ipz820在线播放"Everybody has been so good and kind, Marilla," sighed Anne happily, on the day when she could first limp across the floor. "It isn't very pleasant to be laid up; but there is a bright side to it, Marilla. You find out how many friends you have. Why, even Superintendent Bell came to see me, and he's really a very fine man. Not a kindred spirit, of course; but still I like him and I'm awfully sorry I ever criticized his prayers. I believe now he really does mean them, only he has got into the habit of saying them as if he didn't. He could get over that if he'd take a little trouble. I gave him a good broad hint. I told him how hard I tried to make my own little private prayers interesting. He told me all about the time he broke his ankle when he was a boy. It does seem so strange to think of Superintendent Bell ever being a boy. Even my imagination has its limits, for I can't imagine THAT. When I try to imagine him as a boy I see him with gray whiskers and spectacles, just as he looks in Sunday school, only small. Now, it's so easy to imagine Mrs. Allan as a little girl. Mrs. Allan has been to see me fourteen times. Isn't that something to be proud of, Marilla? When a minister's wife has so many claims on her time! She is such a cheerful person to have visit you, too. She never tells you it's your own fault and she hopes you'll be a better girl on account of it. Mrs. Lynde always told me that when she came to see me; and she said it in a kind of way that made me feel she might hope I'd be a better girl but didn't really believe I would. Even Josie Pye came to see me. I received her as politely as I could, because I think she was sorry she dared me to walk a ridgepole. If I had been killed she would had to carry a dark burden of remorse all her life. Diana has been a faithful friend. She's been over every day to cheer my lonely pillow. But oh, I shall be so glad when I can go to school for I've heard such exciting things about the new teacher. The girls all think she is perfectly sweet. Diana says she has the loveliest fair curly hair and such fascinating eyes. She dresses beautifully, and her sleeve puffs are bigger than anybody else's in Avonlea. Every other Friday afternoon she has recitations and everybody has to say a piece or take part in a dialogue. Oh, it's just glorious to think of it. Josie Pye says she hates it but that is just because Josie has so little imagination. Diana and Ruby Gillis and Jane Andrews are preparing a dialogue, called 'A Morning Visit,' for next Friday. And the Friday afternoons they don't have recitations Miss Stacy takes them all to the woods for a 'field' day and they study ferns and flowers and birds. And they have physical culture exercises every morning and evening. Mrs. Lynde says she never heard of such goings on and it all comes of having a lady teacher. But I think it must be splendid and I believe I shall find that Miss Stacy is a kindred spirit."视屏如果没有播放按钮请刷新网页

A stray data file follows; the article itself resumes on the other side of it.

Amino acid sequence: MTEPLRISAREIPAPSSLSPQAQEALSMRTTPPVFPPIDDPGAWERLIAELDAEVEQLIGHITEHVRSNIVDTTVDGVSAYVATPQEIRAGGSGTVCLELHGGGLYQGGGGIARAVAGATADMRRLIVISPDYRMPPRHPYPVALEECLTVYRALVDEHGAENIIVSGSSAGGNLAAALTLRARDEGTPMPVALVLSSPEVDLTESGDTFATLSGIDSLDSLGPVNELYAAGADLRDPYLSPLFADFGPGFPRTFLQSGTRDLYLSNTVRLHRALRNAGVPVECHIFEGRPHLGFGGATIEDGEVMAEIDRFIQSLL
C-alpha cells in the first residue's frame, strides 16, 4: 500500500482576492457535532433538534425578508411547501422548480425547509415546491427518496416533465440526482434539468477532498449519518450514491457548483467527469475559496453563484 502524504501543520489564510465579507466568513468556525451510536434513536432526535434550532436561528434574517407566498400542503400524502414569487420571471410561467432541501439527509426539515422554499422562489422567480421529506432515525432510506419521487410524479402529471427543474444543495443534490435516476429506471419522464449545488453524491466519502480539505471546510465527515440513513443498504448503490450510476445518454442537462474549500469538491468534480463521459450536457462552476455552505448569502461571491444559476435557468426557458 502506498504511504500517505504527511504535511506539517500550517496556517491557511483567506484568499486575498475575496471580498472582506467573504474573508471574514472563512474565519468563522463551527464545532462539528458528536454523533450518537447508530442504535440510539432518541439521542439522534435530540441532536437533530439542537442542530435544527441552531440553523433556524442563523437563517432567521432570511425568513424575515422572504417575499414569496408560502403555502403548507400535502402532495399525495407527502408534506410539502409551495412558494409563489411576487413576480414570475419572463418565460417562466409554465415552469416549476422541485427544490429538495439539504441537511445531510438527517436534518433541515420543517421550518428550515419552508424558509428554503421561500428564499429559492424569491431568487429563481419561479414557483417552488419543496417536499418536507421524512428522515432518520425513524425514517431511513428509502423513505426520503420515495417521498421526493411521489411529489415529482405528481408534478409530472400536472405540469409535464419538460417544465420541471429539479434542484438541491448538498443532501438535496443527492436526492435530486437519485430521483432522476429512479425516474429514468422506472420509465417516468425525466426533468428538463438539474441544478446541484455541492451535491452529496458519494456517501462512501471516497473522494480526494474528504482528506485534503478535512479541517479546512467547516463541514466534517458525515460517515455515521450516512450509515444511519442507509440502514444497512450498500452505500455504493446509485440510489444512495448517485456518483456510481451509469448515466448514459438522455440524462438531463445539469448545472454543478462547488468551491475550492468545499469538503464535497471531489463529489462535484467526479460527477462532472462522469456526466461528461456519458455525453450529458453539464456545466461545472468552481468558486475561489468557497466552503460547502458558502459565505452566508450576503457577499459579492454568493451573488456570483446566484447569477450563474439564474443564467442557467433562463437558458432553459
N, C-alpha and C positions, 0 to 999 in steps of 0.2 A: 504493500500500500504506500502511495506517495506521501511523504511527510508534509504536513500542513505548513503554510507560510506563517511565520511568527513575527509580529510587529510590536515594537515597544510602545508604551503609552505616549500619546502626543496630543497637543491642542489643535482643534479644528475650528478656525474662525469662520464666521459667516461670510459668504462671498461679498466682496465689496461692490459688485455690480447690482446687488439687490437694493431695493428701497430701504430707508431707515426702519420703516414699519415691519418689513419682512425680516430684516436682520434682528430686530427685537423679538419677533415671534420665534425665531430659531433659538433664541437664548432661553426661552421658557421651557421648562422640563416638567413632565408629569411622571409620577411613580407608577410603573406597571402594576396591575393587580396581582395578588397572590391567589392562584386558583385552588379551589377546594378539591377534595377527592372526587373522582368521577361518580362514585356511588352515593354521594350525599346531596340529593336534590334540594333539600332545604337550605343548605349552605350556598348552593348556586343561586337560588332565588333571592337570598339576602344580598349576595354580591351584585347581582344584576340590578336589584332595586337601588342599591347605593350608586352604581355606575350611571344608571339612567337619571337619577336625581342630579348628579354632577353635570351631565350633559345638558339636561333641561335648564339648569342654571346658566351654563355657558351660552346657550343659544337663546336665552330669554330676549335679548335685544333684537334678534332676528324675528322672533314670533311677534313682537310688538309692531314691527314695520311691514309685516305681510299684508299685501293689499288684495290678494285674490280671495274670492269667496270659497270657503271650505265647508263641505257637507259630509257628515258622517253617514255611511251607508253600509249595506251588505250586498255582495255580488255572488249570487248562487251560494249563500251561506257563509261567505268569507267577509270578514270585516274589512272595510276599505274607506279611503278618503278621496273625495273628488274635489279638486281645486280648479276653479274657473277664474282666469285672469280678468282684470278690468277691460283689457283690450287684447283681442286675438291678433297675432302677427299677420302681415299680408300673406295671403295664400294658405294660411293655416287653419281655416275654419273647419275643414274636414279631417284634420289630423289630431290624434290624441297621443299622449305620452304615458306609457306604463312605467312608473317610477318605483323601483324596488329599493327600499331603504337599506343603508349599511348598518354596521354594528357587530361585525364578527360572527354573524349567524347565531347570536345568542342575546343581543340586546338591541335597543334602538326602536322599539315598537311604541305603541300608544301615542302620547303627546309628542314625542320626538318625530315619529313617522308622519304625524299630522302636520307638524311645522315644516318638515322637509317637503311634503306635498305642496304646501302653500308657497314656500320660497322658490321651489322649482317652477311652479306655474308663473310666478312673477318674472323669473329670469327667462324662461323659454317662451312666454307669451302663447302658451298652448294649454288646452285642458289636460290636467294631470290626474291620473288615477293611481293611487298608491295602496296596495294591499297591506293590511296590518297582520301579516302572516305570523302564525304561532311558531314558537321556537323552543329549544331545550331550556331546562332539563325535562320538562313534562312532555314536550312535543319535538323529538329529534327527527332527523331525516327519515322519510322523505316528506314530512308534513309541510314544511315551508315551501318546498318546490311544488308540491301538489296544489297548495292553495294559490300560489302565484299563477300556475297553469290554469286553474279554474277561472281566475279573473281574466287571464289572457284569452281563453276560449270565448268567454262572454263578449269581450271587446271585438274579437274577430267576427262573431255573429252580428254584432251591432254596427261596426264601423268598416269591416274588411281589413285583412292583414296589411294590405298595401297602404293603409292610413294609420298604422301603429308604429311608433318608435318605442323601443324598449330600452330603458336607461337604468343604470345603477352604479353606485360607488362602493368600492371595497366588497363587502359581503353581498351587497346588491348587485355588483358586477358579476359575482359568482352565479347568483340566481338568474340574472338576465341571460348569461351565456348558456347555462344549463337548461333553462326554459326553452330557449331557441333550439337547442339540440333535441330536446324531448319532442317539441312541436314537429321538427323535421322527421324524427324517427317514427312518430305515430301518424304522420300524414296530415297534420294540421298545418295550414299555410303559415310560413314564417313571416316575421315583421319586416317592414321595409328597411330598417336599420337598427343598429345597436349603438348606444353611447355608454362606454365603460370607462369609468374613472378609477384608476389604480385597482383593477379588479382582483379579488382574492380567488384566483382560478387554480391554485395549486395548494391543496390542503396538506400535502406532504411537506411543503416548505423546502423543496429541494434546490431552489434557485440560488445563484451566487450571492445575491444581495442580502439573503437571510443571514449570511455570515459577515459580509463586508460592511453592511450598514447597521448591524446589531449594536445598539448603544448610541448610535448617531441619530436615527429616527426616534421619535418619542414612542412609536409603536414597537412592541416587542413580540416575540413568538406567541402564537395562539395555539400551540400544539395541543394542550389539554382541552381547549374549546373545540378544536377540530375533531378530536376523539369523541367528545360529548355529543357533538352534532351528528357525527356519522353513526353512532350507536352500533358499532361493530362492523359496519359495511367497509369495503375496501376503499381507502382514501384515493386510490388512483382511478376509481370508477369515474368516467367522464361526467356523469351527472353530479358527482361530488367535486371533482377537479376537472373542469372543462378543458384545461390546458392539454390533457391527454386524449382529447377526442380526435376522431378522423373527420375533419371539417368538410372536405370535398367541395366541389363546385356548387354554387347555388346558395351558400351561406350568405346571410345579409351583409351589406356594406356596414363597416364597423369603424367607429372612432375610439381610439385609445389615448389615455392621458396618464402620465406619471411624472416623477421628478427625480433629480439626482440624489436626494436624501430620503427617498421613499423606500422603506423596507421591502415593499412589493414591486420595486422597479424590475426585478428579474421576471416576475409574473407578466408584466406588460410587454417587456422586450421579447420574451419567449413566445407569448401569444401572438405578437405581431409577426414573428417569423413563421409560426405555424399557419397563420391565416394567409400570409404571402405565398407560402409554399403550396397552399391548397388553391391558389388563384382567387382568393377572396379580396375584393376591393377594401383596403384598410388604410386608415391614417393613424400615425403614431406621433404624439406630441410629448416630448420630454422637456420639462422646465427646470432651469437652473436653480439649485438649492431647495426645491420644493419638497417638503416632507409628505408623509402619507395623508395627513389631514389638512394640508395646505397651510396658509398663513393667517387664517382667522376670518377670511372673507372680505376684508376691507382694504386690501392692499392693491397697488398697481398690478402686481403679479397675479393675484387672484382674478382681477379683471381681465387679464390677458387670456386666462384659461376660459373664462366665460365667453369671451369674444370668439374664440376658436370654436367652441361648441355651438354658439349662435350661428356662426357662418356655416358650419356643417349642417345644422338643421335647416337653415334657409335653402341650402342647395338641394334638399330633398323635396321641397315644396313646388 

Never afterwards did he feel it with such intensity, but this first time he could not for a long while get over it. His natural feeling urged him to defend himself, to prove to her she was wrong; but to prove her wrong would mean irritating her still more and making the rupture greater that was the cause of all his suffering. One habitual feeling impelled him to get rid of the blame and to pass it on her. Another feeling, even stronger, impelled him as quickly as possible to smooth over the rupture without letting it grow greater. To remain under such undeserved reproach was wretched, but to make her suffer by justifying himself was worse still. Like a man half-awake in an agony of pain, he wanted to tear out, to fling away the aching place, and coming to his senses, he felt that the aching place was himself. He could do nothing but try to help the aching place to bear it, and this he tried to do.ipz820在线播放

ipz820在线播放As for me, I was so astonished that I did not at first see what was going on by the brook; but when I did look, there was a sad sight; two fine horses were down, one was struggling in the stream, and the other was groaning on the grass. One of the riders was getting out of the water covered with mud, the other lay quite still.

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At the end of six weeks from the date of Robert's departure, Harry had been paid eighteen dollars. Of this sum he had spent but one dollar, and kept the balance in his pocketbook. He did not care to send it home until he had enough to meet Squire Green's demand, knowing that his father would be able to meet his ordinary expenses. Chiefly through the reports of Luke Harrison he was acquiring the reputation of meanness, though, as we know, he was far from deserving it.ipz820在线播放